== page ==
Stepping up: the Tigers’ big guns give them new life

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It’s an overused cliche — I know, because I’ve overused it — to say that a team has to have someone “step up” when things go poorly.  I guess what makes it most objectionable is the notion implied in the term itself that a player can simply choose to perform better. To “take a step” voluntarily and hit homes runs and stuff.  Baseball just doesn’t work like that. Guys are always trying. Sometimes the bat connects. Sometimes it doesn’t.

But even if one cannot simply choose to step up a team can do so in effect.  That’s what the Tigers did tonight, with Miguel Cabrera, Victor Martinez and Jhonny Peralta all coming up big to give the Tigers a 5-2 win and cut the Rangers advantage in the series to 2-1.

A combined 4-for-23 in the first two games of the ALCS, Cabrera, Martinez and Peralta went 5-for-10 in Game 3, with each of them hitting a home run.  Also stepping up: a not-so-big gun, Austin Jackson, who has been horrifyingly awful in the postseason thus far — 3-for-25 with 14 strikeouts in the ALDS and ALCS entering Game 3 — but who went 3-for-5, scored a run and drove one in tonight.  Compare that to the Rangers Nos. 4-5-6-7 hitters who went a combined 0-for-15 and we can see whose bats made the connection from Dallas last night and whose didn’t.

But maybe more critical that the Tigers’ big bats waking up was the performance of starter Doug Fister, who gave Jim Leyland seven and a third innings of two-run ball.  While Leyland did use both Joaquin Benoit and Jose Valverde tonight, neither of them threw too many pitches and they and the rest of the taxed Tigers’ bullpen should be in decent shape to back up Rick Porcello as he takes the the hill tomorrow afternoon.  With Justin Verlander looming in Game 5, the Tigers can and should view tomorrow’s game as an “all hands on deck” affair.

But that’s tomorrow. Today the Tigers can take comfort in the notion that they’re back in the series. The bats are awake and, even if it was a mistake pitch to Cabrera from Koji Uehara, they proved that they can actually score a run or two off the Rangers’ bullpen.

Welcome to the series, Detroit. You arrived a bit late, but now that you’re here, enjoy yourself a while.

Noah Syndergaard on Mets extending Jacob deGrom: ‘Pay the man already.’

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March has marked contract extension season across Major League Baseball. Just in the last week, we have seen Justin Verlander, Chris Sale, Brandon Lowe, Alex Bregman, Ryan Pressly, Mike Trout, Eloy Jiménez, Blake Snell, and Paul Goldschmidt sign extensions. Nolan Arenado, Luis Severino, and Aaron Nola also notably signed extensions during the offseason.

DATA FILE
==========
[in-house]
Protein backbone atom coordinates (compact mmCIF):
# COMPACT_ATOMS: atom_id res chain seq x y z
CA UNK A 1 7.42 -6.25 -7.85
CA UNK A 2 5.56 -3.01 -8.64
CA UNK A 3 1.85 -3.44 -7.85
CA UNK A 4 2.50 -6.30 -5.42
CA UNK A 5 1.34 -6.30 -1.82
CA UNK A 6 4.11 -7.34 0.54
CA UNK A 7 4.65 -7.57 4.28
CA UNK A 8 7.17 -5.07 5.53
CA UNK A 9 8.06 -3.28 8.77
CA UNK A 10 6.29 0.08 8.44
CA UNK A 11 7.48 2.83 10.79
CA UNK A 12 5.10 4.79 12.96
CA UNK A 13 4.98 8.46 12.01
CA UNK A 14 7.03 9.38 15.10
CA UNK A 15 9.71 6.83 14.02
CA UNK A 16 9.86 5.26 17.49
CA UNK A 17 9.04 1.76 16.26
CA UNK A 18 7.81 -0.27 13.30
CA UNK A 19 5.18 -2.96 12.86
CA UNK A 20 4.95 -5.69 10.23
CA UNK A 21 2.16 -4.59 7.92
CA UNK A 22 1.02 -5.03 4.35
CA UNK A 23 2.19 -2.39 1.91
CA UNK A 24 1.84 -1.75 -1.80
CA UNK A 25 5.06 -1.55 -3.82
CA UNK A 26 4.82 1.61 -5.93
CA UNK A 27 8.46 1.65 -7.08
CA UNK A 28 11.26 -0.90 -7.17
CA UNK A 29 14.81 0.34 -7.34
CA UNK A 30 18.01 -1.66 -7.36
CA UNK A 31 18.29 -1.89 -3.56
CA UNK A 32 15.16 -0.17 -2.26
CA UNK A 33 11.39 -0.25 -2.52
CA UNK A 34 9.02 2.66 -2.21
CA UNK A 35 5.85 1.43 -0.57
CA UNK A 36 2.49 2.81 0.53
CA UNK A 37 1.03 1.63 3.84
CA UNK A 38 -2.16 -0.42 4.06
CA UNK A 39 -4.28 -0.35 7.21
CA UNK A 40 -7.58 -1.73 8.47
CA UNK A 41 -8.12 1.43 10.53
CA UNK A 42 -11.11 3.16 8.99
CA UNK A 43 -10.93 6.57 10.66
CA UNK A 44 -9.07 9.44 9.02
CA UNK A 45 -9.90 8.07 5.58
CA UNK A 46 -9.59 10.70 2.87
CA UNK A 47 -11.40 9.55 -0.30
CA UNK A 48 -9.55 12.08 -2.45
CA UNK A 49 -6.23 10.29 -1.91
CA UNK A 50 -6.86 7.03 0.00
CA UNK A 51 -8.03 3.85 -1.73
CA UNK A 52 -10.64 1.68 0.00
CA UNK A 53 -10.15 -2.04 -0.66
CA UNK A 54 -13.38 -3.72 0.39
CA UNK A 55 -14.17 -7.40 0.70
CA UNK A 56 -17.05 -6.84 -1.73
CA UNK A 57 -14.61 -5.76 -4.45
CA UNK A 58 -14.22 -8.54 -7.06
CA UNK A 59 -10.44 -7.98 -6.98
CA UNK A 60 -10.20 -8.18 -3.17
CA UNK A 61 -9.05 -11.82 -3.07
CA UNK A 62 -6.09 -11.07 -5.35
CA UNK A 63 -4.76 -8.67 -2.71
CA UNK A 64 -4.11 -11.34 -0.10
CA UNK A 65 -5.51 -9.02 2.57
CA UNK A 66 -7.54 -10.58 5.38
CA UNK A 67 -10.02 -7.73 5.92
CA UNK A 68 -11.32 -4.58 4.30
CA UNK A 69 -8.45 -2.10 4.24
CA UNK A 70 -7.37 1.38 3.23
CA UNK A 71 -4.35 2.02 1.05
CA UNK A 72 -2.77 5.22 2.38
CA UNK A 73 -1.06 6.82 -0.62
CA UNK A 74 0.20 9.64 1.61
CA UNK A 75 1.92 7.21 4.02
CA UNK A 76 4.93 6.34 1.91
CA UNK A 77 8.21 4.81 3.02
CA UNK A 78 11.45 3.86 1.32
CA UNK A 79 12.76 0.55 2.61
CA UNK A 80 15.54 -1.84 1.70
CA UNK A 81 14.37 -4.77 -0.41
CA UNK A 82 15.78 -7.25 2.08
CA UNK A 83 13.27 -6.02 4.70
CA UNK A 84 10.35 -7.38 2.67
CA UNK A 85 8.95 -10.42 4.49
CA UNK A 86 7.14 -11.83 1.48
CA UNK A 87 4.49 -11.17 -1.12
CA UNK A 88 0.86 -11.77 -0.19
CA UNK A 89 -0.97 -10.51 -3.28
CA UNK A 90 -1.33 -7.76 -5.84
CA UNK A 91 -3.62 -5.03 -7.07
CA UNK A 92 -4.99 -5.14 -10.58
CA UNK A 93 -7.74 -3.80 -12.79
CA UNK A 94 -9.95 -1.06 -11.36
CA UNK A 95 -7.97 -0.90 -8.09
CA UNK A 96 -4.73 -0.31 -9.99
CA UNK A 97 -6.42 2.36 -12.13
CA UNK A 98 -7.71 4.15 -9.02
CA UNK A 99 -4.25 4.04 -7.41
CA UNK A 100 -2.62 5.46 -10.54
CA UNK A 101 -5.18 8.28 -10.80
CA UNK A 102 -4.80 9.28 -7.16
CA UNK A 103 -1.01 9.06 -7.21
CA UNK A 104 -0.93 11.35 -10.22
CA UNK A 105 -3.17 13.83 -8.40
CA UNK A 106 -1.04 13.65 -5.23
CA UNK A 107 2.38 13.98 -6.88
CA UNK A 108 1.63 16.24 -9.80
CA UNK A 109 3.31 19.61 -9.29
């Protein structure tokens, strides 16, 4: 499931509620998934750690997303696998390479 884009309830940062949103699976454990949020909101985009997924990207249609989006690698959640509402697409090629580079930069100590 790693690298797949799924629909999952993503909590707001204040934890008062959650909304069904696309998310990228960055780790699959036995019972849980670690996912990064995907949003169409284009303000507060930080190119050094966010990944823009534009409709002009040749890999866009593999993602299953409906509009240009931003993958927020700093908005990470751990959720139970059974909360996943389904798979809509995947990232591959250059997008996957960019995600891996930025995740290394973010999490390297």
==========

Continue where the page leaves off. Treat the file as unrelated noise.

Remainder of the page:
One name strikingly absent from that list: Mets ace Jacob deGrom. The reigning NL Cy Young Award winner is coming off of a season in which he posted a 1.70 ERA with 269 strikeouts and 46 walks across 217 innings. It’s the lowest ERA by a qualified starter since Zack Greinke‘s 1.66 in 2015. Prior to Greinke, no pitcher had posted an ERA of 1.70 or lower since Greg Maddux in 1994-95 (1.56, 1.63).

deGrom is earning $17 million this season and will enter his fourth and final year of arbitration eligibility going into the 2020 season. He will turn 31 years old in June, but is an obvious extension candidate for the Mets, who have built arguably their most competitive team since 2015, when the club lost the World Series in five games to the Royals. Thus far, though, the Mets and deGrom haven’t been able to get anywhere in extension talks.

deGrom’s rotation mate Noah Syndergaard is watching. Per MLB.com’s Anthony DiComo, Syndergaard said, “I think Jake’s the best pitcher in baseball right now. I think he deserves whatever amount he’s worth. I want them to keep him happy so when it does come time for him to reach free agency, he stays on our side pitching for the Mets. I just think they should quit all the fuss and pay the man already.”

Syndergaard added that the recent extension trend around baseball — and deGrom’s lack of an extension to date — sends a message. He said, “I think so, yes, because of what you see in what’s going on in baseball right now. If there wasn’t a trend of other guys getting contract extensions, then I don’t know what the circumstance would be. But you see Chris Sale, Verlander getting extensions. I think it’s time Jacob gets one too.”

Part of the equation behind the recent rash of extensions is the stagnation of free agency. Craig Kimbrel and Dallas Keuchel — two of baseball’s better pitchers — have gone through almost an entire spring training without being signed. Bryce Harper and Manny Machado didn’t find new homes until late February. Free agents in their 30’s are largely being underpaid or otherwise forgotten about. Extensions represent financial security for young and old players alike. Syndergaard himself can become a free agent after the 2021 season, so if deGrom’s prospects improve, then so too will his, at least without knowing the details of the next collective bargaining agreement which will be put into place ahead of the 2022 season.